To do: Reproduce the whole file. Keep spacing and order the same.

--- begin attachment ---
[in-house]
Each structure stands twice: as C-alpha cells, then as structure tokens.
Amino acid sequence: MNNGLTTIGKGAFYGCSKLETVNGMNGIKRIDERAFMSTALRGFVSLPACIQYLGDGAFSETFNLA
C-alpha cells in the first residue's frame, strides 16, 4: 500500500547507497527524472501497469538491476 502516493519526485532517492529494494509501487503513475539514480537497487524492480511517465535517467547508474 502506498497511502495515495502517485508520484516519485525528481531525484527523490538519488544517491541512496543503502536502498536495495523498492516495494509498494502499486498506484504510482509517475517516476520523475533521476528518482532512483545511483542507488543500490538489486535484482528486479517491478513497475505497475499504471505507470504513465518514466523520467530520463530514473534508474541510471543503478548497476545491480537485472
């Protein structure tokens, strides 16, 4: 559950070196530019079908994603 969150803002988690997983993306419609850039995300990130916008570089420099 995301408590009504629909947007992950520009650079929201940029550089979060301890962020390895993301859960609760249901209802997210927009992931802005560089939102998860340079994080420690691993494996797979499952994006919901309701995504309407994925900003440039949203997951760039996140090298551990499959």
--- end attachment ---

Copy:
[in-house]
Each structure stands twice: as C-alpha cells, then as structure tokens.
Amino acid sequence: MNNGLTTIGKGAFYGCSKLETVNGMNGIKRIDERAFMSTALRGFVSLPACIQYLGDGAFSETFNLA
C-alpha cells in the first residue's frame, strides 16, 4: 500500500547507497527524472501497469538491476 502516493519526485532517492529494494509501487503513475539514480537497487524492480511517465535517467547508474 502506498497511502495515495502517485508520484516519485525528481531525484527523490538519488544517491541512496543503502536502498536495495523498492516495494509498494502499486498506484504510482509517475517516476520523475533521476528518482532512483545511483542507488543500490538489486535484482528486479517491478513497475505497475499504471505507470504513465518514466523520467530520463530514473534508474541510471543503478548497476545491480537485472
């Protein structure tokens, strides 16, 4: 559950070196530019079908994603 969150803002988690997983993306419609850039995300990130916008570089420099 995301408590009504629909947007992950520009650079929201940029550089979060301890962020390895993301859960609760249901209802997210927009992931802005560089939102998860340079994080420690691993494996797979499952994006919901309701995504309407994925900003440039949203997951760039996140090298551990499959």